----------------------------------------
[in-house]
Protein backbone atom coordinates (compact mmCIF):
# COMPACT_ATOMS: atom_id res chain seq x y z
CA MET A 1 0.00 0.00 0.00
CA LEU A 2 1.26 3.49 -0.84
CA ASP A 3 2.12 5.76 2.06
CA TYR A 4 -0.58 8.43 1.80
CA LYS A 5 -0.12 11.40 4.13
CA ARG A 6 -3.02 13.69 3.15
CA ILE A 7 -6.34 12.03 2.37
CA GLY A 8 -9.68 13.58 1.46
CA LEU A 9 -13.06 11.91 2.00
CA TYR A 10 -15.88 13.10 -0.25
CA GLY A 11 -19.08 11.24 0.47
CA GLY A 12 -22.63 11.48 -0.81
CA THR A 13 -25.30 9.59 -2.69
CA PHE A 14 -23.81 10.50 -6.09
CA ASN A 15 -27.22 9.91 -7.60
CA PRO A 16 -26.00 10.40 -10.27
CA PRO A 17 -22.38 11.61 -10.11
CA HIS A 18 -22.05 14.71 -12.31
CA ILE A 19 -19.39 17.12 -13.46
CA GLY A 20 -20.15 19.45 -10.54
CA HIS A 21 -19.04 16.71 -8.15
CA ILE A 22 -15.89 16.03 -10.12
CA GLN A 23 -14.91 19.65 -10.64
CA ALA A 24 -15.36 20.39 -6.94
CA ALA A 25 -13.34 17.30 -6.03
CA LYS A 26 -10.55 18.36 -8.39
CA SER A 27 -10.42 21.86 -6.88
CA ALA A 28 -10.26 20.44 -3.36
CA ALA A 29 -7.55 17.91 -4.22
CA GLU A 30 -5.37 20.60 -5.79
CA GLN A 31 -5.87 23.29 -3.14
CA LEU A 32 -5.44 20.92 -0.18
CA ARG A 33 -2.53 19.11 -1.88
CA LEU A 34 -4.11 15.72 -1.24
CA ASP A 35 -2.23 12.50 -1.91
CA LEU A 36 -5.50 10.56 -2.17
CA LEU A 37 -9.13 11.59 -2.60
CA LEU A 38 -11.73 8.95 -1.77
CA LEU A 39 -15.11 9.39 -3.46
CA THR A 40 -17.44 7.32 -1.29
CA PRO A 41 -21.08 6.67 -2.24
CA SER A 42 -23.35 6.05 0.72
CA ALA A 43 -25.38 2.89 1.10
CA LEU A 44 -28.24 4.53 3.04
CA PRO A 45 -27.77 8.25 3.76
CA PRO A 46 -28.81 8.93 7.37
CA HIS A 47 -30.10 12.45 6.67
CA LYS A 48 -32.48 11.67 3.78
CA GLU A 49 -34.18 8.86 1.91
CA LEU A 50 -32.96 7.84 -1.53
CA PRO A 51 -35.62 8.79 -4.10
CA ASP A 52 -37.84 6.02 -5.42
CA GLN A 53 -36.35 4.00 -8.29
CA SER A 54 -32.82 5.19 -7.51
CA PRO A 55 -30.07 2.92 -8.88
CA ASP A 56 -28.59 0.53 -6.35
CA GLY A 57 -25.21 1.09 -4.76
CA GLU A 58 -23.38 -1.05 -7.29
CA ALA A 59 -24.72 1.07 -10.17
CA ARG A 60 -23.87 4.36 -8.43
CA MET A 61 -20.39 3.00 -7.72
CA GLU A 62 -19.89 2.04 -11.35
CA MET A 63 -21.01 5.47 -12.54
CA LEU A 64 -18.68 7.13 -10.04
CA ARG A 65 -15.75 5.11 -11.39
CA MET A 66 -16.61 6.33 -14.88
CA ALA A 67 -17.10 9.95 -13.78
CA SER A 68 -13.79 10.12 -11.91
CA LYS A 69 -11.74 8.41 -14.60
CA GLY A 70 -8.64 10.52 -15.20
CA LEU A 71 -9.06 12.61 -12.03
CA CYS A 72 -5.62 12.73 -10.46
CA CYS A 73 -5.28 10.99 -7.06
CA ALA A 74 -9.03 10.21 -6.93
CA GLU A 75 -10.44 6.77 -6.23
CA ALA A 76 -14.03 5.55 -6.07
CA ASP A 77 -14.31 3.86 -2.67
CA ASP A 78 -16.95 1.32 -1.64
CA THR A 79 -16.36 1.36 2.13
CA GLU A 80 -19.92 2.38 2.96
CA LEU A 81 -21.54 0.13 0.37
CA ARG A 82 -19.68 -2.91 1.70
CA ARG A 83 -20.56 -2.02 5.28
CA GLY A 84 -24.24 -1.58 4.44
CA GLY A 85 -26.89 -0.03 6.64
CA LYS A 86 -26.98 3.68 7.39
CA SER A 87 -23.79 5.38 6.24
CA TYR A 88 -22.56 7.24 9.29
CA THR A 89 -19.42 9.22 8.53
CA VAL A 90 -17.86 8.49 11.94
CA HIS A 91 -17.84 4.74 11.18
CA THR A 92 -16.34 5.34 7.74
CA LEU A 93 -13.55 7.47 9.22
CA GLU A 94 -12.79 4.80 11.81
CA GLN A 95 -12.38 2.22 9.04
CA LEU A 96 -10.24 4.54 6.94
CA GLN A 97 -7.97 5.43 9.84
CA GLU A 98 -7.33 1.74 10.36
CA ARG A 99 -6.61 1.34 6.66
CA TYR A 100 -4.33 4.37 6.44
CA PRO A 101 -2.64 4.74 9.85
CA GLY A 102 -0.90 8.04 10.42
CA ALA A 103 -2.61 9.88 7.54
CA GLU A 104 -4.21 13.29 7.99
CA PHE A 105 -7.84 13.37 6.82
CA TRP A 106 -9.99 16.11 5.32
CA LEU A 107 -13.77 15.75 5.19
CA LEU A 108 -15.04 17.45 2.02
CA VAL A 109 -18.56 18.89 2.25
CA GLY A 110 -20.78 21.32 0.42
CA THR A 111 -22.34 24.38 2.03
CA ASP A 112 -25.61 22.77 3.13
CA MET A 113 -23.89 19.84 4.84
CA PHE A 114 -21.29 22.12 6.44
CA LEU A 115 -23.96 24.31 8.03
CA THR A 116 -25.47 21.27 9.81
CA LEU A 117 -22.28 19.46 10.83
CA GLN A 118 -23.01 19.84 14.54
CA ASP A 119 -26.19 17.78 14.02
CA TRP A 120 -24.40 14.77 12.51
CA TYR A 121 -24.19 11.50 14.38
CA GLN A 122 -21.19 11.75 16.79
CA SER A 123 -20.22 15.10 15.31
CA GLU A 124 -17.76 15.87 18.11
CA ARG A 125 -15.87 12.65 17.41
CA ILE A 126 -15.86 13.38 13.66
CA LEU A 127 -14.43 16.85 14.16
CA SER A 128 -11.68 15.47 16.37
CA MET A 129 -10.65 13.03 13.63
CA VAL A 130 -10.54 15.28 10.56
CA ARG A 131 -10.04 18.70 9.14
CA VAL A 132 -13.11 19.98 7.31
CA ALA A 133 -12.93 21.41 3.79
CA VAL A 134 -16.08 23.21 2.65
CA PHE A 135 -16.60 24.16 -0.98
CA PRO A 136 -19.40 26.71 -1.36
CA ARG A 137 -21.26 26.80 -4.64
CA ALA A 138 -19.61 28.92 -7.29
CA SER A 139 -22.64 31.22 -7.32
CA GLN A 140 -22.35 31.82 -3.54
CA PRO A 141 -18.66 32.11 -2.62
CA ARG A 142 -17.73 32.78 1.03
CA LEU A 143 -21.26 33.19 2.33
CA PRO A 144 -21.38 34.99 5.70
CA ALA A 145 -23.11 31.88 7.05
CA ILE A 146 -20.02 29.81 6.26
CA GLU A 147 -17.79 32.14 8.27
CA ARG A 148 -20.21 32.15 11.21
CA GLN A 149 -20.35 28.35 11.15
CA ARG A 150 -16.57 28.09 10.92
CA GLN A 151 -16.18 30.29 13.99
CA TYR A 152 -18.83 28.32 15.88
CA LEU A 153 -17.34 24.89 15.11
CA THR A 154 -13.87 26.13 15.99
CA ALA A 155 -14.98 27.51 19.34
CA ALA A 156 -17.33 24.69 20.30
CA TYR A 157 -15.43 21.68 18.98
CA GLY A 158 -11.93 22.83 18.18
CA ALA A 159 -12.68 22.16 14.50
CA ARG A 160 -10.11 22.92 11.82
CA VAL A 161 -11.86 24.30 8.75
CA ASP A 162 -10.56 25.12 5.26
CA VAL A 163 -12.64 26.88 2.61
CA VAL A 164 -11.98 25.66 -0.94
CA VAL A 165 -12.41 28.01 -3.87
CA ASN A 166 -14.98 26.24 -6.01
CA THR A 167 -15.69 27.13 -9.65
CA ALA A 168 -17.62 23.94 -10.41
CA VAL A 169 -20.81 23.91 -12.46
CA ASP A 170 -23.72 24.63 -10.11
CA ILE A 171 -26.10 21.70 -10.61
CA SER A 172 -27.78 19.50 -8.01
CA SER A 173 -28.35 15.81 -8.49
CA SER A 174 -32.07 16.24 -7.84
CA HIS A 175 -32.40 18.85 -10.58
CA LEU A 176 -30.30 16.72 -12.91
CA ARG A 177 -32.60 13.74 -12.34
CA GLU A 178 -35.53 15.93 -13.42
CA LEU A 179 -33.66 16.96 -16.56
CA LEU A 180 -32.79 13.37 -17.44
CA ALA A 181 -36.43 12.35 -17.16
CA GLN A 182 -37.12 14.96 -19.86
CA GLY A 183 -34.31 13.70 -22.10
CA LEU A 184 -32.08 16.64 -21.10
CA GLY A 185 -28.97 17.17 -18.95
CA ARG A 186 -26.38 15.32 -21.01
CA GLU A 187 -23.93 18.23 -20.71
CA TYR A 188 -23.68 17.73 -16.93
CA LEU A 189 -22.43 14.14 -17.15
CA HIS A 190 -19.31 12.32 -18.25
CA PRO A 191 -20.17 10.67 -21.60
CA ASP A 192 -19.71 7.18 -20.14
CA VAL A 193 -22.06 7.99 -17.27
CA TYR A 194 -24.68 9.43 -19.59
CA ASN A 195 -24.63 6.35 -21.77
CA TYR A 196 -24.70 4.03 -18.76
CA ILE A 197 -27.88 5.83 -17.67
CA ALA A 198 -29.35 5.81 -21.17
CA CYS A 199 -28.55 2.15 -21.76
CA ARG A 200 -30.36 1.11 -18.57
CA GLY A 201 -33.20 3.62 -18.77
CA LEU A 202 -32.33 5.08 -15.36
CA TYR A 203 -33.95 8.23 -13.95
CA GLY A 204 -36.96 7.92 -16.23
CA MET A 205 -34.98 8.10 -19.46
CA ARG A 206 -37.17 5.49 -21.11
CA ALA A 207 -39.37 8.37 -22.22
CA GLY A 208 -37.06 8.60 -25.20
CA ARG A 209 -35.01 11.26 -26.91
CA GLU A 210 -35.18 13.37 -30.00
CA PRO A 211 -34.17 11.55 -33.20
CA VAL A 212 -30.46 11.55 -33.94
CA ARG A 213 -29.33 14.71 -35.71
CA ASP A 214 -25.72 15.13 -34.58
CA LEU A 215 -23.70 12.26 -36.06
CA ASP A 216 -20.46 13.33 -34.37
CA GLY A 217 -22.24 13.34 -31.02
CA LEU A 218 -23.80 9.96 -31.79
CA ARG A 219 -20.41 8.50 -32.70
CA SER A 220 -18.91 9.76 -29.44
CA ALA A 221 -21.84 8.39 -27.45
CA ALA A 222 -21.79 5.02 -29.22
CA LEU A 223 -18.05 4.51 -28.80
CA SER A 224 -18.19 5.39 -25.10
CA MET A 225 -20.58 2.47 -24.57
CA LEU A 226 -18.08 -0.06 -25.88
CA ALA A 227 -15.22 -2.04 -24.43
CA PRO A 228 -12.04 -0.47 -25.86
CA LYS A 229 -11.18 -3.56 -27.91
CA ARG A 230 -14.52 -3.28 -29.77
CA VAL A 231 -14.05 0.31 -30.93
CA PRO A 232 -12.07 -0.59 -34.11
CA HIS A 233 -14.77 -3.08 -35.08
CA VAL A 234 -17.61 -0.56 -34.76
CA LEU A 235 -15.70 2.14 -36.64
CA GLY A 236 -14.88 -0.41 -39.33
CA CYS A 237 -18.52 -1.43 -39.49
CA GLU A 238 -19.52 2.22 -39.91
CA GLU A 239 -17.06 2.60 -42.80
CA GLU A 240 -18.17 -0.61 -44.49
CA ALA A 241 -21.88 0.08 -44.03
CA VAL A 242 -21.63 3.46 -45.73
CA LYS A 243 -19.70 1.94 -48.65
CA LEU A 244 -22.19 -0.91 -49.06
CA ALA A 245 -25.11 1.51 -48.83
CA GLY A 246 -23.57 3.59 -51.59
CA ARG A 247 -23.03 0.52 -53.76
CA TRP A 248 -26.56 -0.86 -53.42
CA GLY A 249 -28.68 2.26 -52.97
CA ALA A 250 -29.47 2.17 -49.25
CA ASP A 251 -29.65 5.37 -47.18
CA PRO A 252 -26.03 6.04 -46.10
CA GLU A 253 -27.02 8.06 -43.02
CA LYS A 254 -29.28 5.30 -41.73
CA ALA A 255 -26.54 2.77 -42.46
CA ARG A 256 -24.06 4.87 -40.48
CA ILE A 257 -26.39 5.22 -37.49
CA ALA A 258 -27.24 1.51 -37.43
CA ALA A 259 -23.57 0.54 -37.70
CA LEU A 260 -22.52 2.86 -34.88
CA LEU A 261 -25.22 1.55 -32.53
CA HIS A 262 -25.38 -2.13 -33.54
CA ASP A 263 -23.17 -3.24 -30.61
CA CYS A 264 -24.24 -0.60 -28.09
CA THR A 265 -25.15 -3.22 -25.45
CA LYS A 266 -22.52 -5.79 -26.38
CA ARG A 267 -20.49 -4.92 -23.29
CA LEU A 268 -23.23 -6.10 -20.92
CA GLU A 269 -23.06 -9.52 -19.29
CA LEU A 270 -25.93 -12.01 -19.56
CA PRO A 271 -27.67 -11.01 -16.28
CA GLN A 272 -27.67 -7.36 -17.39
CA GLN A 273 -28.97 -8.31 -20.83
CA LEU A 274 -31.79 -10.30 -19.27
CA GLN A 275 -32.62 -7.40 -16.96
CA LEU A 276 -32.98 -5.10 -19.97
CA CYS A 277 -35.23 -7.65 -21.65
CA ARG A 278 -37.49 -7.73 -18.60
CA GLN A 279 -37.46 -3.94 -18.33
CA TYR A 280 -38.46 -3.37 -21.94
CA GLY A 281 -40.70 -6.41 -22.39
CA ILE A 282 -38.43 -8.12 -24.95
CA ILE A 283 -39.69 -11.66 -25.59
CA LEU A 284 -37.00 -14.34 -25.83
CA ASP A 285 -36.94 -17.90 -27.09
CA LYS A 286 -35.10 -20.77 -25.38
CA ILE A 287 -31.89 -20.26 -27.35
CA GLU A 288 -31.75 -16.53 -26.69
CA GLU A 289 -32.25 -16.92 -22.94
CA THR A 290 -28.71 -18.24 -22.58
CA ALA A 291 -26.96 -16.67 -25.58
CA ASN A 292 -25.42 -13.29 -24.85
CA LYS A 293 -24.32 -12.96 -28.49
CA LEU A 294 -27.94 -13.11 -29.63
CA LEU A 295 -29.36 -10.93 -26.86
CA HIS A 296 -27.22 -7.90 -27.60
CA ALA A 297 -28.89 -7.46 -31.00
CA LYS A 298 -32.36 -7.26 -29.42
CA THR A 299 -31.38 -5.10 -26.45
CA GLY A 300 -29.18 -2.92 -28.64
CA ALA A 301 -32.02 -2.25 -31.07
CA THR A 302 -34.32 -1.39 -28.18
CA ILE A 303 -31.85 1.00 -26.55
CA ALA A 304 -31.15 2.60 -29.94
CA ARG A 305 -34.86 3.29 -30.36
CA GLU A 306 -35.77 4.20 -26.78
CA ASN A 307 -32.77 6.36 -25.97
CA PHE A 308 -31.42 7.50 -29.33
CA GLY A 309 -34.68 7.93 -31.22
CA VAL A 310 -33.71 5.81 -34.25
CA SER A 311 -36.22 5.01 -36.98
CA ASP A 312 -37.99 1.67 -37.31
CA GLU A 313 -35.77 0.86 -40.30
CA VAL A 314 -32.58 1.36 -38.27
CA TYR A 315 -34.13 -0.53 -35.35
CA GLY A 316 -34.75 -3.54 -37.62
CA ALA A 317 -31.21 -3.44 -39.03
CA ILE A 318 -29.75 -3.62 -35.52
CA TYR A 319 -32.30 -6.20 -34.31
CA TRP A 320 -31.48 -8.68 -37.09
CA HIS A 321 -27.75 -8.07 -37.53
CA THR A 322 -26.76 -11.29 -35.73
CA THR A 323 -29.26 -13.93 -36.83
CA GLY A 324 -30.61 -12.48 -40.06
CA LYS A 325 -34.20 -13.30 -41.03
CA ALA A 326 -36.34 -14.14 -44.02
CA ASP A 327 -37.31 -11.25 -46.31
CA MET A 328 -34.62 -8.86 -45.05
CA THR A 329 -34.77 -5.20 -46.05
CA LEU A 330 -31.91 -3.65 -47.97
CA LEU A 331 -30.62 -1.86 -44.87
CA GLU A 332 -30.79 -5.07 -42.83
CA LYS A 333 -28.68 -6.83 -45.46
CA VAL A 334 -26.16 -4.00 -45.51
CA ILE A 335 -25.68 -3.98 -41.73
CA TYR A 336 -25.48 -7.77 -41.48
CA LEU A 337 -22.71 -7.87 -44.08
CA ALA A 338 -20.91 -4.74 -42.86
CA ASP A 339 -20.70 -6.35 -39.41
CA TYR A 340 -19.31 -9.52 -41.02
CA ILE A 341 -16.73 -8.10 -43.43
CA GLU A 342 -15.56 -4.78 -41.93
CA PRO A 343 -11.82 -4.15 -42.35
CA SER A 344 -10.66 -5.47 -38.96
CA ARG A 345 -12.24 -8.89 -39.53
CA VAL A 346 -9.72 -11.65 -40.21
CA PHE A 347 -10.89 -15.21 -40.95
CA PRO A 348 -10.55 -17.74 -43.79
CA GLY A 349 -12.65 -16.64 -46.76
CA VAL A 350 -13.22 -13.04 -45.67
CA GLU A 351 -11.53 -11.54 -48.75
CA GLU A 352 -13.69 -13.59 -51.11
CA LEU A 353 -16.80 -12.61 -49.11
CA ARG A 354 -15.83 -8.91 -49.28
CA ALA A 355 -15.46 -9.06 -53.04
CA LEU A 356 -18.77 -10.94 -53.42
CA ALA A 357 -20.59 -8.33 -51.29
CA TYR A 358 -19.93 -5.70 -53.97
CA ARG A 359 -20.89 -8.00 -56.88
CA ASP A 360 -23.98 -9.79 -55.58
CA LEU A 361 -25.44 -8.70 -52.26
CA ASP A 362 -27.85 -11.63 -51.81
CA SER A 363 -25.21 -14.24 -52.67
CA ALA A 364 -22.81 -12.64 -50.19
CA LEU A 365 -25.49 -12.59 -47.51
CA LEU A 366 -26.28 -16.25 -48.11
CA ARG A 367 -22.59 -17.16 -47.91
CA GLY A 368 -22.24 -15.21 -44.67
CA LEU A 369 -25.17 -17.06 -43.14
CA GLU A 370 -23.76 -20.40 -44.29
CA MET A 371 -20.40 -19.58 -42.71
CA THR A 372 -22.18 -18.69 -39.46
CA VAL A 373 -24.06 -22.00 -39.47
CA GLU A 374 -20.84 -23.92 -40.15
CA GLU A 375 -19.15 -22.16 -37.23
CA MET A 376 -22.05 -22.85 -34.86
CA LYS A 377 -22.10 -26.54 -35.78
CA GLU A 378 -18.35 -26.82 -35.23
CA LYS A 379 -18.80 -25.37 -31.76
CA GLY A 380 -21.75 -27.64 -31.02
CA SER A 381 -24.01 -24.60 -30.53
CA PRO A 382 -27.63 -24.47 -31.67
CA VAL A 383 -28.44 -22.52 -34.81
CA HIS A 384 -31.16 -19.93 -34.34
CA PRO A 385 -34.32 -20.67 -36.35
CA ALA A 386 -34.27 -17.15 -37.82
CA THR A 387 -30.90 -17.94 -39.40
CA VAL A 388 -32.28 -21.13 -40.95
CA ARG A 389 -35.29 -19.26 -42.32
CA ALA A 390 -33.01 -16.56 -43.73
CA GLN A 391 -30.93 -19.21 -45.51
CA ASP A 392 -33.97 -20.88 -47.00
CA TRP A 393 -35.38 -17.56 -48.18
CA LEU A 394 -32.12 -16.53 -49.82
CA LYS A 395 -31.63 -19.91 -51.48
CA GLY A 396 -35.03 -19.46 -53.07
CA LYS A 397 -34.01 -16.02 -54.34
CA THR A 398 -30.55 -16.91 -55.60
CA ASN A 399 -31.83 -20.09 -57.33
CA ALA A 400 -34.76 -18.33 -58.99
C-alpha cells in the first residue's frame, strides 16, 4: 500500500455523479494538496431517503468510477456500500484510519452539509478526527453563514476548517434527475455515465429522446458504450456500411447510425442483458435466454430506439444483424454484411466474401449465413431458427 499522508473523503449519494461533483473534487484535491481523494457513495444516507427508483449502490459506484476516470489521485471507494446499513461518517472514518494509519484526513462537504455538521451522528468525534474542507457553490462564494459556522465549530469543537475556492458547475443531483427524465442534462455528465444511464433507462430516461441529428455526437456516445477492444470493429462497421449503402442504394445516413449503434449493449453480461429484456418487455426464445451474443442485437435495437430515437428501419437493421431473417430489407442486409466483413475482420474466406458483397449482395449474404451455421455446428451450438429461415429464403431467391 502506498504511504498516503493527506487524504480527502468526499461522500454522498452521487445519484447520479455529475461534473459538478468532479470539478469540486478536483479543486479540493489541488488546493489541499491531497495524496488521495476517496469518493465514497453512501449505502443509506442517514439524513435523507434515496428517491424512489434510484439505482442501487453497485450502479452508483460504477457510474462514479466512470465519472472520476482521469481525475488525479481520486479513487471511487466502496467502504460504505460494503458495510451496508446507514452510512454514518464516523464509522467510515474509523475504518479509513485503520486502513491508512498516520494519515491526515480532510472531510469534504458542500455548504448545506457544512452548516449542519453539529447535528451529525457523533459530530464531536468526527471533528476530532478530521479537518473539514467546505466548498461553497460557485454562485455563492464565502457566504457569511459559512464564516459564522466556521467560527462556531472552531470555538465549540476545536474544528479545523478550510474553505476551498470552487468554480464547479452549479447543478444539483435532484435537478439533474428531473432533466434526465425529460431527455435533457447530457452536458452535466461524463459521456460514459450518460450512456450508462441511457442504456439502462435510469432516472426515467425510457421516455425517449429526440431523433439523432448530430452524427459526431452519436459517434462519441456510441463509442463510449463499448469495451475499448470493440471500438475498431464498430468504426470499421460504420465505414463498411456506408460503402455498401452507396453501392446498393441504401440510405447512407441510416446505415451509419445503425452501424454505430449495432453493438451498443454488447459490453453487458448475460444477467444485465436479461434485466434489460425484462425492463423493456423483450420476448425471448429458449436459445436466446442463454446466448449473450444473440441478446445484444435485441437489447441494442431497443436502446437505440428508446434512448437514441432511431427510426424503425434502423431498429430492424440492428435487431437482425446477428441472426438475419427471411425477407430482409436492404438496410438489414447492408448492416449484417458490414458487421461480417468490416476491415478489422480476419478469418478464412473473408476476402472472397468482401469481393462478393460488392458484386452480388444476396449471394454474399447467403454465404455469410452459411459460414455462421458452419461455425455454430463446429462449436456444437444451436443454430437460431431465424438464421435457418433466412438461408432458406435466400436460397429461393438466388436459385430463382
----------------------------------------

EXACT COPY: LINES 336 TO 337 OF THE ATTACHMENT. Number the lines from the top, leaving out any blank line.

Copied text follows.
CA LYS A 333 -28.68 -6.83 -45.46
CA VAL A 334 -26.16 -4.00 -45.51